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McGinnis Knew a Thing or Two About Triple-Doubles

McGinnis Knew a Thing or Two About Triple-Doubles

George McGinnis isn’t the type to gloat. If he were, he would be rolling his eyes at all the fuss made over Paul George’s triple-double in the Pacers’ playoff victory over Atlanta on Sunday.

Hey, what’s the big deal about someone else’s first postseason triple-double when you had six of your own, five in one year?

George had 23 points, 11 rebounds and 12 assists in leading the Pacers’ 107-90 victory over the Hawks at Bankers Life Fieldhouse. Those are impressive numbers, particularly for a 22-year-old in his third season in the NBA. But they’re practically a journeyman’s numbers compared to those McGinnis put up in the days of wide-open offenses in the ABA.

McGinnis, whose No. 30 jersey is among those retired by the franchise, reached the peak of his career in the 1974-75 season. He was 24 years old at the time, and playing his fourth professional season after leaving Indiana University following his sophomore season. Most of the core group that had won three ABA titles had been broken up after the previous season, leaving McGinnis behind to carry a young team that wound up reaching the final round of the playoffs.

McGinnis averaged 32.3 points, 15.9 rebounds, 8.2 assists and 6.2 turnovers in 18 playoff games in 1975, as the Pacers defeated both San Antonio and Denver 4-2, before losing to Kentucky 4-1. He had five of his triple-doubles against the Spurs and Nuggets. Those games included two quadruple-doubles of a less-desirable variety, as he twice reached double figures in turnovers.

Here’s the breakdown:

1. 42 points, 24 rebounds, nine assists and 10 turnovers on April 10, a 113-103 win over San Antonio.
2. 51 points, 17 rebounds and 10 assists on April 12 in a 110-109 loss to San Antonio.
3. 32 points, 23 rebounds, 14 assists and 11 turnovers on April 16 in a 115-100 win over San Antonio.
4. 33 points, 21 rebounds and 14 assists on April 24 in a 122-118 win over Denver.
5. 26 points, 14 rebounds, 10 assists and 12 turnovers on April 30 in a 104-99 loss to Denver.

“Oh, my God,” McGinnis said Tuesday when the numbers were read to him over the telephone. “If I could have gotten rid of the turnovers I would have been something.

“I was a turnover king.”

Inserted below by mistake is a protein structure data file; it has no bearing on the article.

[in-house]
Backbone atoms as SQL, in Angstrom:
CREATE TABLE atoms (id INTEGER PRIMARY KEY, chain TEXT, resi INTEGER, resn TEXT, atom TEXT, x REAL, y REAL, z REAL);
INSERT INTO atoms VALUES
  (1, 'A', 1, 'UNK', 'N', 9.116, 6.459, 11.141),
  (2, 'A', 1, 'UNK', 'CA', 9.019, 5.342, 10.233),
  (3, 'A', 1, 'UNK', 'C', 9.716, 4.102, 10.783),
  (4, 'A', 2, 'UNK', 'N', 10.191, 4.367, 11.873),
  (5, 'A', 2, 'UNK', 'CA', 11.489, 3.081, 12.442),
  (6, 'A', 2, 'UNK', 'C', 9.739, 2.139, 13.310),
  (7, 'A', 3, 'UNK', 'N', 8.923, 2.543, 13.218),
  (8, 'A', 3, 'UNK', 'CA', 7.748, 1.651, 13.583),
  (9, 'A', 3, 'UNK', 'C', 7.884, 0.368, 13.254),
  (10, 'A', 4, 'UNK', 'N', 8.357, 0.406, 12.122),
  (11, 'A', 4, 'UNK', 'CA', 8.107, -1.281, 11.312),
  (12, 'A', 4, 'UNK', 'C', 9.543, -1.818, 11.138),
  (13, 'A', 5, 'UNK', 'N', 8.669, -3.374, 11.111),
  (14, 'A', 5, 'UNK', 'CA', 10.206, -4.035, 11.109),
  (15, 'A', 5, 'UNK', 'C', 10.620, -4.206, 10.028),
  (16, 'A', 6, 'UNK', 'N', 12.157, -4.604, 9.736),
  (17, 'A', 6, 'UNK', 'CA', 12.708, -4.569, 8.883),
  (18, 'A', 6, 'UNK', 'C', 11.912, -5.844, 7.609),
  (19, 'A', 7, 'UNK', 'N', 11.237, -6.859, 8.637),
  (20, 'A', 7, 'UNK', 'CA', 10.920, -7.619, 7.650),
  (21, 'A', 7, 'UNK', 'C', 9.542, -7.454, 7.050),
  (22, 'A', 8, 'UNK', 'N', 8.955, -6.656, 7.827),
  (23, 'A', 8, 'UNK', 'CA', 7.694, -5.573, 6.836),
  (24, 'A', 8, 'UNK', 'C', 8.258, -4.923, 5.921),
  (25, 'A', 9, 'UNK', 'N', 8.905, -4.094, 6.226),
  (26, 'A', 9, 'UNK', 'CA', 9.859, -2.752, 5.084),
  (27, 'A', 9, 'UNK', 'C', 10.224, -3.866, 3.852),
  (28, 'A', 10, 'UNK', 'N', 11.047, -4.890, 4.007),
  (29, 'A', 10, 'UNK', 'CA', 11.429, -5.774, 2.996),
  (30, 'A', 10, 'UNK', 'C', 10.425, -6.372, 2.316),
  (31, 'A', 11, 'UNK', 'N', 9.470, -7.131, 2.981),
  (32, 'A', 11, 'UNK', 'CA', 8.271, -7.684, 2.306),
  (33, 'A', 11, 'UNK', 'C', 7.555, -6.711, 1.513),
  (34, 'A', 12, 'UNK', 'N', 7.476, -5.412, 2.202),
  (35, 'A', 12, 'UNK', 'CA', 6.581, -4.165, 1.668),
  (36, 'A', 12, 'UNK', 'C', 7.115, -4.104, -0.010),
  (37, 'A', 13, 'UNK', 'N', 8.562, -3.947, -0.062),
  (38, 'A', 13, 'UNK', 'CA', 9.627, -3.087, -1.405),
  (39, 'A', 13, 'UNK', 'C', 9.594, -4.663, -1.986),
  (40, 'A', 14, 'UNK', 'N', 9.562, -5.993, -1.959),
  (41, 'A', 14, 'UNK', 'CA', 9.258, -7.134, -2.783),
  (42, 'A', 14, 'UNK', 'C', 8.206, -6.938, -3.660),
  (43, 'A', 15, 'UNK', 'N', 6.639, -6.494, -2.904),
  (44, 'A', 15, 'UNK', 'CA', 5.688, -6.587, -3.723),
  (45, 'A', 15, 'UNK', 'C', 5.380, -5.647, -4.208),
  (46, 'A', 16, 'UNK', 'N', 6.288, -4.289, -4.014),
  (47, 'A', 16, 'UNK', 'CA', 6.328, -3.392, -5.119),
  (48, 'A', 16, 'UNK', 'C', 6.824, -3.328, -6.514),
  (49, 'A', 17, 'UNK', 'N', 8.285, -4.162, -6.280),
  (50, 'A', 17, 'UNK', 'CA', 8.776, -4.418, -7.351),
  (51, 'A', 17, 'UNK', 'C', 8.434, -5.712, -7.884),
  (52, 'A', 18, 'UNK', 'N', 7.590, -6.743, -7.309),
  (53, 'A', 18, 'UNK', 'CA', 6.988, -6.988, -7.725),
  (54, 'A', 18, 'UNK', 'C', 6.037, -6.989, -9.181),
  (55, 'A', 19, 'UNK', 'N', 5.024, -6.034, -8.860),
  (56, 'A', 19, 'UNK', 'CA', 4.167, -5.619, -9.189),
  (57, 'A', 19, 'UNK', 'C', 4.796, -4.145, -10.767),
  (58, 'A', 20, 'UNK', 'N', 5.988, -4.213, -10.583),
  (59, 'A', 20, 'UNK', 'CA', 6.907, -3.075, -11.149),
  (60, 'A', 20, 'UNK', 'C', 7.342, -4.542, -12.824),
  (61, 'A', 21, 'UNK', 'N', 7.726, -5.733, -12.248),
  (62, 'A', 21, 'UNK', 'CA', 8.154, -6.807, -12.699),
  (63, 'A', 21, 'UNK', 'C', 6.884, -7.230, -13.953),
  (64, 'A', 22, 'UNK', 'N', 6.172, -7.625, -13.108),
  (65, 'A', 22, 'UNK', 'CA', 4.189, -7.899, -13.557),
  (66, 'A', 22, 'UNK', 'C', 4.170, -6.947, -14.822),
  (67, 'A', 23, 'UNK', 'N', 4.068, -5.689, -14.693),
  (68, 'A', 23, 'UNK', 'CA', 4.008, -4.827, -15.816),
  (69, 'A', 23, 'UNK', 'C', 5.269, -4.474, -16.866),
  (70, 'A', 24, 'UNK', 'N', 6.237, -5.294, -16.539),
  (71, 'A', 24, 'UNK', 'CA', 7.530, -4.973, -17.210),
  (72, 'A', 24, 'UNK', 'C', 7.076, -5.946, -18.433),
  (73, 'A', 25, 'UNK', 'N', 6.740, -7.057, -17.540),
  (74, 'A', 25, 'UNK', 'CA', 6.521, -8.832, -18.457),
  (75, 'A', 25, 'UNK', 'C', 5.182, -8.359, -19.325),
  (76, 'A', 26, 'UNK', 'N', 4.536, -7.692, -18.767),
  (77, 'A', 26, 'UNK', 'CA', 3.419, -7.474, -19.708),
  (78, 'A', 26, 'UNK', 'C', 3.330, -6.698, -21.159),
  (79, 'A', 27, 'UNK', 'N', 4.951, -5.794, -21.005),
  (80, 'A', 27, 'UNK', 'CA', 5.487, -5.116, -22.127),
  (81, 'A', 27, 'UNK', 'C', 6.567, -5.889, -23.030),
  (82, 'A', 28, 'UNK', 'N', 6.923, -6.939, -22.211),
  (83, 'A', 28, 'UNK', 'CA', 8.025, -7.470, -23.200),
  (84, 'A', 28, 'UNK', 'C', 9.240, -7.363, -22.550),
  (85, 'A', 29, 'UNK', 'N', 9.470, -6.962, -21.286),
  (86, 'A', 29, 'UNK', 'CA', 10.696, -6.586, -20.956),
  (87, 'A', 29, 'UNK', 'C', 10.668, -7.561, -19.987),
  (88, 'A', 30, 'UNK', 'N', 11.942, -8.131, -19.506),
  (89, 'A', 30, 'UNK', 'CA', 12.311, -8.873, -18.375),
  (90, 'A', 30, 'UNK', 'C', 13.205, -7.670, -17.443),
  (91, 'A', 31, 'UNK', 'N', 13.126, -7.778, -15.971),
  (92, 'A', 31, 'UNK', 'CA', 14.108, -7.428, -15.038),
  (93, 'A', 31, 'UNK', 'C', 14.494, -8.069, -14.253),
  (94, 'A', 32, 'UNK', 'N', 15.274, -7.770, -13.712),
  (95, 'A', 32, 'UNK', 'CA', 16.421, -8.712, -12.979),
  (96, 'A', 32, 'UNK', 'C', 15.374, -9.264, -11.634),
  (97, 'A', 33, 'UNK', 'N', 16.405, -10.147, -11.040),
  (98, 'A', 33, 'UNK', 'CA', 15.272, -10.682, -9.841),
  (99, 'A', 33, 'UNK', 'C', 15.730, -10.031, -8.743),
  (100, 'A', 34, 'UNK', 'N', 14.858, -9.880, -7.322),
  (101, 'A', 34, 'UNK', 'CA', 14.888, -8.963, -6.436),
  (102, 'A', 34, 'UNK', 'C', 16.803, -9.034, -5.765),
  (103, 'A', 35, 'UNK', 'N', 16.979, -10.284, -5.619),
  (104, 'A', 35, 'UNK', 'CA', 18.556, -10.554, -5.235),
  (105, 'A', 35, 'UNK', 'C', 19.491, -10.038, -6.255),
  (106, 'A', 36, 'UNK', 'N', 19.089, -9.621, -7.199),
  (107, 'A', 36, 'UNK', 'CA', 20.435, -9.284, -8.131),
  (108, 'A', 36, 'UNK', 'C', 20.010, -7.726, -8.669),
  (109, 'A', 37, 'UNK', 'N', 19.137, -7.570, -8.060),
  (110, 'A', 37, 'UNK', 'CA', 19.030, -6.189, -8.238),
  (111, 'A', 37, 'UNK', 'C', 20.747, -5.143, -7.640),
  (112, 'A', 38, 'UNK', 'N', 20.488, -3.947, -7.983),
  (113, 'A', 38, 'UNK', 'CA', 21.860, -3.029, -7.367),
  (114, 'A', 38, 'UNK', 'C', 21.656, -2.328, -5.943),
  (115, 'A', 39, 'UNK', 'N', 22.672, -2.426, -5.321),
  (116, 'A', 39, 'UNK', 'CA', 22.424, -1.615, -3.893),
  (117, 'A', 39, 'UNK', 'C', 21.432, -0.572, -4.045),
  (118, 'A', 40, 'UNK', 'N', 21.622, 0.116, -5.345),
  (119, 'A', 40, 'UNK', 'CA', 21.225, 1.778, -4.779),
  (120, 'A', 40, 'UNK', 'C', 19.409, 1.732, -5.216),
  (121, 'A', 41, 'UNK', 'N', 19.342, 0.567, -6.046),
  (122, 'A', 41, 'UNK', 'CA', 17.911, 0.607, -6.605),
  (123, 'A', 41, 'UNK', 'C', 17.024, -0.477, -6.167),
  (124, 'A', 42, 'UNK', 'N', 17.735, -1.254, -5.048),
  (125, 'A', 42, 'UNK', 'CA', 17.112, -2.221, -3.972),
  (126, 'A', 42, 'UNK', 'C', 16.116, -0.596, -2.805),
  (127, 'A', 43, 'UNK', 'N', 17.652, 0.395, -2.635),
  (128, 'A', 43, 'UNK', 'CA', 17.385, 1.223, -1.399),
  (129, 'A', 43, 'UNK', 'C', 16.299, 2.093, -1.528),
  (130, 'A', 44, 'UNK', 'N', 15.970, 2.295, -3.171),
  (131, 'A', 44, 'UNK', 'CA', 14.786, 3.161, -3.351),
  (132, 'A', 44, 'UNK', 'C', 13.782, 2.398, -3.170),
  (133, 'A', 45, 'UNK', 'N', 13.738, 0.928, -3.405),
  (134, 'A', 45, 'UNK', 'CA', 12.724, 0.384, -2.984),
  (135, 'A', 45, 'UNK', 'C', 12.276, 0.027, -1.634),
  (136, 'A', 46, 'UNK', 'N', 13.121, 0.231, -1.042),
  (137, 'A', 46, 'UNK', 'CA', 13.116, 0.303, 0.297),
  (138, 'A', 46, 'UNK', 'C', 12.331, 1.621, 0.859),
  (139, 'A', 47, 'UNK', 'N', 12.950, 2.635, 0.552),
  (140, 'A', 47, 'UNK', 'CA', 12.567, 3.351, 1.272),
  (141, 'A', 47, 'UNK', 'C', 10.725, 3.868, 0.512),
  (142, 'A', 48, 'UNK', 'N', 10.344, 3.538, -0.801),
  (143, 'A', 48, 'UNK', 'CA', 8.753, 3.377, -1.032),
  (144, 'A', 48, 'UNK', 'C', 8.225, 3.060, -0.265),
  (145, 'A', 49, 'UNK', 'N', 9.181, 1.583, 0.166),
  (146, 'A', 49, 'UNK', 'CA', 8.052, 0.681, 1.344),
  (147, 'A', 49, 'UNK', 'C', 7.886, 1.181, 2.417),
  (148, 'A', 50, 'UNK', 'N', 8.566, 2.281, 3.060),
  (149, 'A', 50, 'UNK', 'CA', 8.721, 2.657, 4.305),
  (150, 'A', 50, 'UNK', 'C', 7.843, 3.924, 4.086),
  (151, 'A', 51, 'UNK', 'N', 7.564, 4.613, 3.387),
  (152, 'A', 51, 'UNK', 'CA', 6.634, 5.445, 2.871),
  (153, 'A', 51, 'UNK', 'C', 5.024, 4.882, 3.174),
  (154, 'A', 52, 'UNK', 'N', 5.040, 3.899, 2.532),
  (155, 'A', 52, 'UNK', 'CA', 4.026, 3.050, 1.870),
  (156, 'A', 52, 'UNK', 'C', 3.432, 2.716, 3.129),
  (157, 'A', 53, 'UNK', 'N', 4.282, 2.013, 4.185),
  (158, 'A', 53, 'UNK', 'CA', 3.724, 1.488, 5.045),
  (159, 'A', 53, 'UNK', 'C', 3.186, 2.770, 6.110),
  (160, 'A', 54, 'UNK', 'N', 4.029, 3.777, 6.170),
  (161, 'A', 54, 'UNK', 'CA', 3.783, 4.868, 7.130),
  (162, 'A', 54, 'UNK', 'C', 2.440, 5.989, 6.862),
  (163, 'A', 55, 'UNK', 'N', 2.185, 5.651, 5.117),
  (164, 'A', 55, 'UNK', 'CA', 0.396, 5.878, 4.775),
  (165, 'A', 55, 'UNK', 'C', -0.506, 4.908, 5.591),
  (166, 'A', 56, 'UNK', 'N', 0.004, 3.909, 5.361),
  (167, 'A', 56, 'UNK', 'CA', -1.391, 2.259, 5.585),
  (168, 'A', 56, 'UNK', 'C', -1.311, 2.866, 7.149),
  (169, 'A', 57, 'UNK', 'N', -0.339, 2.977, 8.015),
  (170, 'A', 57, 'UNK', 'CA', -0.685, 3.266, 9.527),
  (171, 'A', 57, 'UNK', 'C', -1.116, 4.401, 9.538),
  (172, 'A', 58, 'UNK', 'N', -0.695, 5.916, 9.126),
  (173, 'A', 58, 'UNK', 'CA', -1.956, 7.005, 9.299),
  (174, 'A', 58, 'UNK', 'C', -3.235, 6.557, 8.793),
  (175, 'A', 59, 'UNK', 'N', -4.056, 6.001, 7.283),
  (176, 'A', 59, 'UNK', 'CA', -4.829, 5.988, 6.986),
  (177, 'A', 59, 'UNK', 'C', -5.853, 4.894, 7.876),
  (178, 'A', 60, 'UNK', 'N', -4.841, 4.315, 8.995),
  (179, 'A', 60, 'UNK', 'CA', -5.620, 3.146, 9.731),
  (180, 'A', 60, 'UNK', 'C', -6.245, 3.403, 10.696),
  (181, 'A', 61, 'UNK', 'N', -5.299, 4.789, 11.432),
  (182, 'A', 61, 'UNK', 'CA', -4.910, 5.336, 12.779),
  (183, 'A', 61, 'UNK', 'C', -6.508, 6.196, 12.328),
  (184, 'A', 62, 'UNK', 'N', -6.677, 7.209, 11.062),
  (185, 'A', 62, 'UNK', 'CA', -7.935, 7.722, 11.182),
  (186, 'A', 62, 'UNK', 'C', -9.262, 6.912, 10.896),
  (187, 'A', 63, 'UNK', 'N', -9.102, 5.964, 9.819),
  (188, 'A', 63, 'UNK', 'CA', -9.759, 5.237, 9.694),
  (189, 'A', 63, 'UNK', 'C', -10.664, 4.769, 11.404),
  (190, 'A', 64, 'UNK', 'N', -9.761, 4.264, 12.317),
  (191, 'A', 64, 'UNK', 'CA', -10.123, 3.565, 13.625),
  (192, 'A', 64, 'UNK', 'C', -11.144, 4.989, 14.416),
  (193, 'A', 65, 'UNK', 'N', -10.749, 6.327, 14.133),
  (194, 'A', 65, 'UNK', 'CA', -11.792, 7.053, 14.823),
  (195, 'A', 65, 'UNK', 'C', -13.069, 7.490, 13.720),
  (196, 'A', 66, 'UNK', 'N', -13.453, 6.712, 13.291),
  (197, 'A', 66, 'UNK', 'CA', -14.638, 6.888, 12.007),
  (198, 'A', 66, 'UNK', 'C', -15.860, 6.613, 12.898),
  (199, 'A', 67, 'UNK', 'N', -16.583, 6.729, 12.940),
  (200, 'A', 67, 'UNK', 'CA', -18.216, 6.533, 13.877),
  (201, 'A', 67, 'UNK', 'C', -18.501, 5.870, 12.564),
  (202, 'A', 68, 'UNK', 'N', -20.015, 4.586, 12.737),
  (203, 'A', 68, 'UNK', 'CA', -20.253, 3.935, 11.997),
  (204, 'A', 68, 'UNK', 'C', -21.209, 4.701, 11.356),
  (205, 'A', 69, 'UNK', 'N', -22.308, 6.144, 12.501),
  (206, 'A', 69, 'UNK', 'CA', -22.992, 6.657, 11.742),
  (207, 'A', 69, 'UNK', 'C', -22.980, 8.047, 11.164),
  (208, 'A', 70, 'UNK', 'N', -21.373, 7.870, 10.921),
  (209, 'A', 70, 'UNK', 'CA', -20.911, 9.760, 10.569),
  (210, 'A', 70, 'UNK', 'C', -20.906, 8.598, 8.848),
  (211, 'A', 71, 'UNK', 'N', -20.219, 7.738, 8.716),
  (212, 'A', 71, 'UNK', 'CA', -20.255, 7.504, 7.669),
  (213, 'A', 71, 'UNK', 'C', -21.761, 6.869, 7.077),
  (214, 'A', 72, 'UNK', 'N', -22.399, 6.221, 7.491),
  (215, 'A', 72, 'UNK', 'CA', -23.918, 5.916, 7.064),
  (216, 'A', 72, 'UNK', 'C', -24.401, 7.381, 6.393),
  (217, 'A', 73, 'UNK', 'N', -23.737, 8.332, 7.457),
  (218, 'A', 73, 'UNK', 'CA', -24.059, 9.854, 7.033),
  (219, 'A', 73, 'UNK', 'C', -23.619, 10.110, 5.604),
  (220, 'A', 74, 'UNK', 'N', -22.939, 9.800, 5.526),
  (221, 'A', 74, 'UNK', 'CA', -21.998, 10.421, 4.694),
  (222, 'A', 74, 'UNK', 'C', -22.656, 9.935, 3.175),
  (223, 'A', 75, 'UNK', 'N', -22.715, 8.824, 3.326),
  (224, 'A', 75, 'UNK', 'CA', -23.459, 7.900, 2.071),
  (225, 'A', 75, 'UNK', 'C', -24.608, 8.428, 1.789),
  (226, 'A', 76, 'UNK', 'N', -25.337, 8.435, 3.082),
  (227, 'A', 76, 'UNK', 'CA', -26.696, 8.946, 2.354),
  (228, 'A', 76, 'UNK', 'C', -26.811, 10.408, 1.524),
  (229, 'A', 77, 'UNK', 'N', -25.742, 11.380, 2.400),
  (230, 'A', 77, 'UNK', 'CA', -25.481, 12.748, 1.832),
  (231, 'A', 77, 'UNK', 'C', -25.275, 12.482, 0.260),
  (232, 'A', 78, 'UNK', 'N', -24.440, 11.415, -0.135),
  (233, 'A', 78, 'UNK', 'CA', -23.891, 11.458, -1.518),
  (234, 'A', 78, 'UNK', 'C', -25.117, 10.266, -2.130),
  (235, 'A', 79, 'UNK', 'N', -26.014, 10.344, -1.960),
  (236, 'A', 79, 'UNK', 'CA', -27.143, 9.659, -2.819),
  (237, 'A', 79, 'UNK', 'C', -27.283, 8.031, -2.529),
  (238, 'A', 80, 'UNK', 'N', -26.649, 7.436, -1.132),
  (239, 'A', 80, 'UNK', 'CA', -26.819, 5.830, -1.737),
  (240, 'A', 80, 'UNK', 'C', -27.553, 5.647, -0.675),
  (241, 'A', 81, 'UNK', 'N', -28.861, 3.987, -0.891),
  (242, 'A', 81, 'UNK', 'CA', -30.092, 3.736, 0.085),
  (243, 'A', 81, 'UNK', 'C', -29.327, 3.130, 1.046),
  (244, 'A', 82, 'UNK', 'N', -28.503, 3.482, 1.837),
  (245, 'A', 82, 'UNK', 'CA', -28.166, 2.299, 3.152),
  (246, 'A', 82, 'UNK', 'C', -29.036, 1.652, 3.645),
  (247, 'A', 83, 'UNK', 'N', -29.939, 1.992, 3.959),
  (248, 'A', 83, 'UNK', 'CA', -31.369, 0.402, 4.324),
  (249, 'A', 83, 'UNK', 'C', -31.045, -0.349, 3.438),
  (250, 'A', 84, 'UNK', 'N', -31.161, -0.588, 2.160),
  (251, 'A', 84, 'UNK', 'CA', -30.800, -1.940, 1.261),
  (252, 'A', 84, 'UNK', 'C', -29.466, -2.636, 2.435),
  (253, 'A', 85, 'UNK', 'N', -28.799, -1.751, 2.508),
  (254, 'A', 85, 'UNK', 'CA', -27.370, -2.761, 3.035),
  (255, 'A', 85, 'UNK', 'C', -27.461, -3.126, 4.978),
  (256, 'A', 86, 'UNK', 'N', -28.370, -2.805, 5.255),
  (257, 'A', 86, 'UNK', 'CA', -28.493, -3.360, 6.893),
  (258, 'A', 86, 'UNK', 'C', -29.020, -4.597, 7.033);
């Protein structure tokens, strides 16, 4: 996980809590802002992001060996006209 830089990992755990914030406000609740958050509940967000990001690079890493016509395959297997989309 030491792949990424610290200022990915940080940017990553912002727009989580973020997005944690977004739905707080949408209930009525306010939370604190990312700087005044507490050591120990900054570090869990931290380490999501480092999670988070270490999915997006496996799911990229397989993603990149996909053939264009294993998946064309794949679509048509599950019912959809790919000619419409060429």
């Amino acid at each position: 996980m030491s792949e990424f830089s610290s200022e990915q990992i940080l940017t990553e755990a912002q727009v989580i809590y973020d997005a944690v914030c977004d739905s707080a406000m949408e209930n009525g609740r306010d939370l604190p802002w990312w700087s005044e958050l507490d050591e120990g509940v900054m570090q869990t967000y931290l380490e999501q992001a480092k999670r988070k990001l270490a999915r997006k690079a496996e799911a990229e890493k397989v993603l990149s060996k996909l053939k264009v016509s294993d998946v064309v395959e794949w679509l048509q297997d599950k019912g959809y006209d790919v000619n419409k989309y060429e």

To say the least, the offense ran through McGinnis that season. He and rookie forward Billy Knight handled the ball much of the time, especially against teams with quick guards, and frequently were allowed to initiate the offense. McGinnis turned in the finest single season in franchise history, leading the team in scoring (29.8), rebounds, assists, steals and turnovers in the regular season.

McGinnis had one other triple-double in his ABA playoff career, in 1974, when he had 29 points, 14 rebounds and 10 assists in a game against Utah.

The only other Pacer to compile an ABA playoff triple-double was Roger Brown, who had 17 points, 11 rebounds and 10 assists in the final game of the team’s inaugural season, when it was eliminated by Pittsburgh in a first-round playoff series.

McGinnis left the Pacers following the 1975 playoffs to sign with Philadelphia of the NBA. He was a two-time All-Star there, and also played in Denver before he was traded back to the Pacers during the 1979-80 season. He retired after being released in training camp in 1982.

The memory of his peak, however, remains vivid to those who saw it.

“He was outta sight in that series,” said Bob “Slick” Leonard, who coached McGinnis in the ABA.

“No question about it, he was a talent. That’s as good as you can play. He put the team right on his back.”

About The Author


Mark Montieth has more than 30 years of experience as a reporter, columnist, and feature writer for major media entities, and his work has been featured both in Indiana and across the country. This is his second full season contributing to Pacers.com, though he spent many years as the team's beat writer for the Indianapolis Star. Montieth also hosts a radio show called "One on One" on 1070 the Fan.

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